July 25, 2015

SportsFilter: The Saturday Huddle:

A place to discuss the sports stories that aren't making news, share links that aren't quite front-page material, and diagram plays on your hand. Remember to count to five Mississippi before commenting in anger.

posted by huddle to general at 06:00 AM - 8 comments

For what it's worth, yet another no-hitter was thrown today by Cole Hamels of the Phillies; Hamels is the first pitcher to no-hit the Cubs since Sandy Koufax in 1965. Hamels has been the subject of trade speculation as we near the non-waiver trade deadline, so this performance can only enhance his value for teams in the hunt for that stretch run pitching boost.

If you watch nothing else, be sure to check out the absurd two no-hitter saving catches made by Odubel Herrera in the 8th and then 9th inning to end the game. Two of the weirdest, ugliest, most ridiculously beautiful catches in a no-hitter I've ever seen. The last play looks like something you'd see in a made-for-TV Bad News Bears sequel.

posted by hincandenza at 03:10 AM on July 26

Those catches are hilarious. Does Herrera normally play that way, or was he nervous?

posted by rcade at 08:54 AM on July 26

Herrera was converted from an infielder to CF late in his minor-league career, and he makes it interesting out there from time to time. I think the wind at Wrigley was especially challenging for him. He's usually not quite that bad.

posted by mikemacman at 09:28 AM on July 26

If he keeps playing like that, Herrera has a chance to be part of something special: the Phillies' all time dream defensive outfield with Luzinski and Incaviglia.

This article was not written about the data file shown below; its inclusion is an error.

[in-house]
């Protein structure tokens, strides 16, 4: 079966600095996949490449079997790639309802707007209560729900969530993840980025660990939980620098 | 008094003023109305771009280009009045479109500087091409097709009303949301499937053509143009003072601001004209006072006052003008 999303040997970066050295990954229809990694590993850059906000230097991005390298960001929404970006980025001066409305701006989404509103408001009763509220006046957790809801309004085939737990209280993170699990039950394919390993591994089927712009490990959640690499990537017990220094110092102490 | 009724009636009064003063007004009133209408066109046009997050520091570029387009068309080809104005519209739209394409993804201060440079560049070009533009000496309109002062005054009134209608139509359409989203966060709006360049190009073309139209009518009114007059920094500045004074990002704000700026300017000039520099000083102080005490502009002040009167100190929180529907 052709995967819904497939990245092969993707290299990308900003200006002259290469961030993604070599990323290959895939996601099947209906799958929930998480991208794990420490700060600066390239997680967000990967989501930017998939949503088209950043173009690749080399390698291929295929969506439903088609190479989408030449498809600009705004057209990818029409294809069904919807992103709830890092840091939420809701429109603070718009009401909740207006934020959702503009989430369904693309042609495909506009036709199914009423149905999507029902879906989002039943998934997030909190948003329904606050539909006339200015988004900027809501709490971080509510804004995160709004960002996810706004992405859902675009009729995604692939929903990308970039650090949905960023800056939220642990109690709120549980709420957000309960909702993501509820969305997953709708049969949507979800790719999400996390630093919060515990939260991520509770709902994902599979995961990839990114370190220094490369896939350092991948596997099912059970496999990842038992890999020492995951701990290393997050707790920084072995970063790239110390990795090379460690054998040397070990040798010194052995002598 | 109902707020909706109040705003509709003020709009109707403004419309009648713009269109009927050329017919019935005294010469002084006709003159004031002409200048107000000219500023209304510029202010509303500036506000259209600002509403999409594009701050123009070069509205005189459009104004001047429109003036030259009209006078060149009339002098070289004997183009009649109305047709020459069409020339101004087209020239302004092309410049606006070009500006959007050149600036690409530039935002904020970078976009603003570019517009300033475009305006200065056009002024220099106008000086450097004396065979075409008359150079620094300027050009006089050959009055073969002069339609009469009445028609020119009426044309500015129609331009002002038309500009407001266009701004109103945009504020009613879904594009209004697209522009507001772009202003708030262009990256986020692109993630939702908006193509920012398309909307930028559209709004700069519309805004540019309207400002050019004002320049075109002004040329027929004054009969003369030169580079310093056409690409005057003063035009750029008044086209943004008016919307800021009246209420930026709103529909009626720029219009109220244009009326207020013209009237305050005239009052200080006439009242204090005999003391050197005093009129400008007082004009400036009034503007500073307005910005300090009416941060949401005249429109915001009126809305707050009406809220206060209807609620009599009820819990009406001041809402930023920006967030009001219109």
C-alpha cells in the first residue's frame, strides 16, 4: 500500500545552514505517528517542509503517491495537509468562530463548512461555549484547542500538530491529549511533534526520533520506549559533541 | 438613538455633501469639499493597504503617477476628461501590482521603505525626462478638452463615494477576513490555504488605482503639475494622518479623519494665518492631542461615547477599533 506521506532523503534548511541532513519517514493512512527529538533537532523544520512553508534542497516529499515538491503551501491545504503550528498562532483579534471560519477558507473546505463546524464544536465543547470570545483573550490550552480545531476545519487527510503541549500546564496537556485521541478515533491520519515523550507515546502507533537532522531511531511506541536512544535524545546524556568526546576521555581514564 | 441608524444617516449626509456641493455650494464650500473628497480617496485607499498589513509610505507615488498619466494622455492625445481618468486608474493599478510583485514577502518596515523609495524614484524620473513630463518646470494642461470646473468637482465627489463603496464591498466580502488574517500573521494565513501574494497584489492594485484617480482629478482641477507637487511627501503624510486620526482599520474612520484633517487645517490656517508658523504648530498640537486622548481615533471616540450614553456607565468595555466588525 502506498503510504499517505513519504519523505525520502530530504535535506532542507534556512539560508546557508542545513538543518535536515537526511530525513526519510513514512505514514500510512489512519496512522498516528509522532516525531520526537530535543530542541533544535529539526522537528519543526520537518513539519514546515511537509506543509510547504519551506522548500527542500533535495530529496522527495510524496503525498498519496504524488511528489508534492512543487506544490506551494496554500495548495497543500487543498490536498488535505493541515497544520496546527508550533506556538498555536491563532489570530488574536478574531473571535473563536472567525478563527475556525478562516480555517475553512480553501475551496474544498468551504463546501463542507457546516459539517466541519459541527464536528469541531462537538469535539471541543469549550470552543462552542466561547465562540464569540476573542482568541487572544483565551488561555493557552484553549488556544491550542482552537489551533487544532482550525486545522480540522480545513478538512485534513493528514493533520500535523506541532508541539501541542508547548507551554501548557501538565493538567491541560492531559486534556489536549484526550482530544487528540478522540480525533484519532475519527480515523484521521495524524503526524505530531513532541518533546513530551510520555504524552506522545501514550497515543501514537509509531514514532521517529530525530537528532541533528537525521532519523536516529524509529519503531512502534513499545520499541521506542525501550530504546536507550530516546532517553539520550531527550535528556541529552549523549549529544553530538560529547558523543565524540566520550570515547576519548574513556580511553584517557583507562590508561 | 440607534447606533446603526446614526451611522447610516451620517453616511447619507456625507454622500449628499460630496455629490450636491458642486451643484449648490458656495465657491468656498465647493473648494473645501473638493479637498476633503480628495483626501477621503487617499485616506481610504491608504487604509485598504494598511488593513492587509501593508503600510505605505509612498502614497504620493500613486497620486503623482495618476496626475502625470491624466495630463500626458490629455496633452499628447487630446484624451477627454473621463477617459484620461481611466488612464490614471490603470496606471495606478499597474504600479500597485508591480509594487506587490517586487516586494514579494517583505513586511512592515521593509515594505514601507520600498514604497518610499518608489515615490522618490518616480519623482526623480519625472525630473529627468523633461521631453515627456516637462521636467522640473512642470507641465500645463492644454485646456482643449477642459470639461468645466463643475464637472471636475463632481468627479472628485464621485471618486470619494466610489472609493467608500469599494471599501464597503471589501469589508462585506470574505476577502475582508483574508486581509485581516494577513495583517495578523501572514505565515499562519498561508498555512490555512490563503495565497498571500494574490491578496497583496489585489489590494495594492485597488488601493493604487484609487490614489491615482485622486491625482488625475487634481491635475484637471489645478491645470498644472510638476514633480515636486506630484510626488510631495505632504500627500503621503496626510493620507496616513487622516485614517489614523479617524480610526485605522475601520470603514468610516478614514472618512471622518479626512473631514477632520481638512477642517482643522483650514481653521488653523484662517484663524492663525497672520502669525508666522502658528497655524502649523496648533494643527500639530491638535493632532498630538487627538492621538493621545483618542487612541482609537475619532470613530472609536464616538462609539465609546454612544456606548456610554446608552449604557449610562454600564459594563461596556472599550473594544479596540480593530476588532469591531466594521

posted by beaverboard at 10:05 AM on July 26

If he misses that second one, and it hits the ground, do you think the scorer would be smart enough to call it an error (and preserve the no-hitter)?

posted by grum@work at 02:20 PM on July 26

I think he'd have to, but I've been surprised before; maybe Howard can chime in? I've never been totally clear on the line between error and simply not making a tough play. He did run a good distance to get there, but then had a fair amount of time to stand there before just sort of...falling over.

posted by hincandenza at 04:34 PM on July 26

MLB scoring rules (section 10.12) state:

The official scorer shall charge an outfielder with an error if such outfielder allows a fly ball to drop to the ground if, in the official scorer’s judgment, an outfielder at that position making ordinary effort would have caught such fly ball.

I think it would be hard to argue against an error, considering how much time he had to get to the ball.

posted by mikemacman at 09:49 PM on July 26

I think in an ordinary game where a no hitter was not on the line the scorer would rule it a hit. It is very hard to get a fielding error in the outfield if it does not hit your glove. But under the circumstances I think it would have been scored an error.

posted by Ying Yang Mafia at 10:01 AM on July 27

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